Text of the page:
• Ian

    I was a little worried about how my pastor would handle it but I think he did pretty good. We didn’t sing any patriotic songs during worship which was relieving. There was a video tagged onto the end of the weekly video announcement which had the line “On 9/11 we learned…” at the top and under it would read things like “that evil is real.” “that hate is destructive.” and then changed to a more uplifting tone that read things like “heroes are real.” “courage is lasting.” He then said a few things and then prayed for the victims and firefighters and policemen and their families, servicemen and women and their families, and for the Muslim people of the middle east. After that he moved on to the message that he had planned as a part of the series we’re in.

  • http://jenniferharrisdault.wordpress.com/ Jennifer Harris Dault

    I was the guest preacher at a church I had never attended (but knew about 5 or 6 folks at). I preached from Luke 24 (off lectionary for the morning) and talked about how traumatic events effect us and how we can use our Christian lens to reframe our story into one that includes all who have been hurt or experience traumatic events. There was a lot of patriotic music, but the vacationing pastor included litanies and a few songs that were dedicated to love and peace. My sermon is posted at http://jenniferharrisdault.wordpress.com/2011/09/11/the-stories-we-tell/

  • Justin David Hebert

    I took a few “pre-emptive” measures at my church and volunteered for our opening Welcome/Announcements and Call to Worship.  I reflected, during the prayer, the difficulty in loving one’s enemies, especially on a day like today, and the Bible’s clarity on this subject.  Our singing was great – as one of our worship planners, I made sure to help guide our team toward songs that uplifted God’s Sovereignty and glory, especially amidst suffering.  We have a segment called Prayers of the People that was led by someone who was of a different mind, and prayed for nearly every level of America’s government and leadership, but our time of singing was so heartfelt and glorious that I didn’t care.  I praise God that on a Sunday like this, my church was able to truly praise God without distraction.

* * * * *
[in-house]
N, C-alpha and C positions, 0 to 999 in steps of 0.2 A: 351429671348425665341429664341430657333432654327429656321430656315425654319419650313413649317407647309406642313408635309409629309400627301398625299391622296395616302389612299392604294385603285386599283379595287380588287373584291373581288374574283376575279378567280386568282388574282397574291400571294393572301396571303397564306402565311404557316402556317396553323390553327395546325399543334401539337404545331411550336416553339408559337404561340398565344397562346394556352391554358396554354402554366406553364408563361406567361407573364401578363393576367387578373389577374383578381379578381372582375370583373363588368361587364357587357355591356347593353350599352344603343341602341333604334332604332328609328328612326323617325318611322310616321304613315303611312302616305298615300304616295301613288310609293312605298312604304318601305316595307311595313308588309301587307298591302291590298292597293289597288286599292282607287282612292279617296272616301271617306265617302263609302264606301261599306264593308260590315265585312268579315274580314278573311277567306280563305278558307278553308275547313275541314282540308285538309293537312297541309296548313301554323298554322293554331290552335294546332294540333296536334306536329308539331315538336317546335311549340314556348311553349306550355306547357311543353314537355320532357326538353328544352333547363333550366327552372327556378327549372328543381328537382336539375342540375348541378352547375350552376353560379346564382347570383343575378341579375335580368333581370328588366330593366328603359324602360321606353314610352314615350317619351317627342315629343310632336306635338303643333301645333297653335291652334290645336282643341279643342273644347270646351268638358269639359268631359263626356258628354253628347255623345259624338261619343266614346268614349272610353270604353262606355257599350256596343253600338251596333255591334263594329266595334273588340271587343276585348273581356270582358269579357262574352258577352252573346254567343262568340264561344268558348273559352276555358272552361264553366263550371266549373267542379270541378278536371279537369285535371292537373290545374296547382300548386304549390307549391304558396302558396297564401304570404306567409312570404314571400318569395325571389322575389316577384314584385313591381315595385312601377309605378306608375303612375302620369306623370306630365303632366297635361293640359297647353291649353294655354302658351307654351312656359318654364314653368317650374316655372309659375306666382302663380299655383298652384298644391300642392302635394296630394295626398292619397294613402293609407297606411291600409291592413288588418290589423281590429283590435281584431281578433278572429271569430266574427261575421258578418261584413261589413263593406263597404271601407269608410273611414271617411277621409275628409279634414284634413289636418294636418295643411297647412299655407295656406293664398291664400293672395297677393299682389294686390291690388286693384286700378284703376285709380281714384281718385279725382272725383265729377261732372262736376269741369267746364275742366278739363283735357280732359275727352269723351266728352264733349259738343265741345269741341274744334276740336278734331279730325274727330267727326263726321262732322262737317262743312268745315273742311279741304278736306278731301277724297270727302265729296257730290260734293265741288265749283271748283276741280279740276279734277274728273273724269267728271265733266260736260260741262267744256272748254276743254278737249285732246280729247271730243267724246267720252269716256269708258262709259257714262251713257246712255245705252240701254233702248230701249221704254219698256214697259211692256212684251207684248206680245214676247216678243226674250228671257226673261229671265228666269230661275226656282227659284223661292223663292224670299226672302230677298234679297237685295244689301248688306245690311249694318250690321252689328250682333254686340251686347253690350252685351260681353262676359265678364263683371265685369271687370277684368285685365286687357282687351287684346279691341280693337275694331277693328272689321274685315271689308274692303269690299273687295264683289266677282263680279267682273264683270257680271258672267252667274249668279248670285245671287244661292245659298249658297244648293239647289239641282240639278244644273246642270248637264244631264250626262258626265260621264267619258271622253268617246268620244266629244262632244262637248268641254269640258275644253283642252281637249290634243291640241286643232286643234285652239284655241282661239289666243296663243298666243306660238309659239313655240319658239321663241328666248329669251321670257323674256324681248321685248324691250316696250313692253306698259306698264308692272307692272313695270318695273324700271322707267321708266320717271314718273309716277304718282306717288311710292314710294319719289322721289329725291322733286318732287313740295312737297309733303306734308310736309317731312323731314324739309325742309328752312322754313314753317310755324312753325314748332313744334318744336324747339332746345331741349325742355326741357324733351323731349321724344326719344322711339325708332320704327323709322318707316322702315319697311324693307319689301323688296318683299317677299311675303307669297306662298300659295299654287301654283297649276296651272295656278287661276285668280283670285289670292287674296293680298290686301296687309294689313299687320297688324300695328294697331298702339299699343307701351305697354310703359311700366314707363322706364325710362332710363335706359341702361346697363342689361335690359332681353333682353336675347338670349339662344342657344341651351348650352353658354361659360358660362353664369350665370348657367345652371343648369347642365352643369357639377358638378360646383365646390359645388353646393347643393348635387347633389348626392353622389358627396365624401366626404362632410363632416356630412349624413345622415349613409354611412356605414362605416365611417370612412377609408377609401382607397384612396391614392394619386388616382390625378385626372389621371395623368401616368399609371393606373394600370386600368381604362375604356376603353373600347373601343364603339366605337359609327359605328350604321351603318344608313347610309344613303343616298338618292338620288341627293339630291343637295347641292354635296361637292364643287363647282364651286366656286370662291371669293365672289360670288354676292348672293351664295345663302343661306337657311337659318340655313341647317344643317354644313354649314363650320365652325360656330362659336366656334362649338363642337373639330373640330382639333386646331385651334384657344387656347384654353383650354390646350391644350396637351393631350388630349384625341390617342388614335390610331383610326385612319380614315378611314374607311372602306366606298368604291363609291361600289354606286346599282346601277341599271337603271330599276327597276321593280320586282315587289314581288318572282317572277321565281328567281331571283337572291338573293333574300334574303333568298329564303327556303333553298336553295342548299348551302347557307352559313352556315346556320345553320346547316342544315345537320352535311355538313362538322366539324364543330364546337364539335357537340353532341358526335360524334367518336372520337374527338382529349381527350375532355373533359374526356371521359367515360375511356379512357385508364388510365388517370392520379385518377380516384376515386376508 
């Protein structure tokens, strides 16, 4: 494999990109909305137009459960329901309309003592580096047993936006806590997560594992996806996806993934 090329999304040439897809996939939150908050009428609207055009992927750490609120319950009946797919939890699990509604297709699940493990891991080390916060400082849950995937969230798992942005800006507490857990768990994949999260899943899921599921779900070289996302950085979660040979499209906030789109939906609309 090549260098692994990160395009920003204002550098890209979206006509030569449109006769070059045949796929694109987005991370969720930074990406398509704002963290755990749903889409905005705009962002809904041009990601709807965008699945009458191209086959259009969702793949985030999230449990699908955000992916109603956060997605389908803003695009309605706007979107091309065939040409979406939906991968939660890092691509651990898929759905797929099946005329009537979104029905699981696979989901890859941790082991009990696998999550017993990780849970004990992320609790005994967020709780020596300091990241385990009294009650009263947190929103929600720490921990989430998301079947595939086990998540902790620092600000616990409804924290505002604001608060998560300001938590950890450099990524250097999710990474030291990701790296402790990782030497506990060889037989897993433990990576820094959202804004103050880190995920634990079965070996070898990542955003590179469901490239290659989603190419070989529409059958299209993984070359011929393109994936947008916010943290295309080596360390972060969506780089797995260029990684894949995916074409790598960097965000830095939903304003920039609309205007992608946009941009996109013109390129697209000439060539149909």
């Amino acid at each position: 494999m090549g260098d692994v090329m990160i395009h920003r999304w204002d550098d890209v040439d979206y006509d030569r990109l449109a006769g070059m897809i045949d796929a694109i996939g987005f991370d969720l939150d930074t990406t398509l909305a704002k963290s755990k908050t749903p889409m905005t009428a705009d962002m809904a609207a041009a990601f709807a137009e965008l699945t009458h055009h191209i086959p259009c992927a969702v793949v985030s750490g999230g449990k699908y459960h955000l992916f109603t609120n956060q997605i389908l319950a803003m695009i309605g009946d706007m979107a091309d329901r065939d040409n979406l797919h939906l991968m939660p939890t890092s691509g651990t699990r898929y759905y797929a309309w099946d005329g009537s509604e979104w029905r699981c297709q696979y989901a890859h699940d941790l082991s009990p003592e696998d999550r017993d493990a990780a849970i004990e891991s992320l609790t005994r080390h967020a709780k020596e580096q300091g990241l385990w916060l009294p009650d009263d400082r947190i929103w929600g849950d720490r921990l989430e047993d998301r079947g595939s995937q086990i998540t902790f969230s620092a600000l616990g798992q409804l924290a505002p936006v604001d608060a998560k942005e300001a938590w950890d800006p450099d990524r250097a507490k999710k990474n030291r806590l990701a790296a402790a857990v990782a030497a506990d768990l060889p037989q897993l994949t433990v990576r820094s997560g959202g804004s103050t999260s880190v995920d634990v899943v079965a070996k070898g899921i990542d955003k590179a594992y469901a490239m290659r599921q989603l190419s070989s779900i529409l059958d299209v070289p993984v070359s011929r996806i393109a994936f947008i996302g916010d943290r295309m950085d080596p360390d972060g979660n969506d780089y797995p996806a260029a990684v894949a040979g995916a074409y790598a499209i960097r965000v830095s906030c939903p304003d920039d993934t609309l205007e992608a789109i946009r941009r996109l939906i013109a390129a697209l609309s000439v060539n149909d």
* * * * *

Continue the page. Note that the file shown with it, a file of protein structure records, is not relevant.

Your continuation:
• http://www.fatherhoodetc.com David Ozab

    (Cross posted at http://www.fatherhoodetc.com)

    I knew I had to go to church yesterday, but the question was “where?” I like my new home parish—particularly the music ministry, which I plan to get involved in once I’ve had a full year to settle in. My only complaint is the director’s fondness for patriotic music on national holidays. I don’t like patriotic music in church. I think it blurs the line between the kingdom of the world and the Kingdom of God—but I can put up with a little now and then in return for the beautiful music programmed the rest of the year. Yesterday was different, though. I knew I could’t handle hearing America the Beautiful (the usual closing hymn on holidays) much less The Star Spangled Banner (the usual organ postlude). So instead I attended Mass at the Carmelite Chapel just outside of town.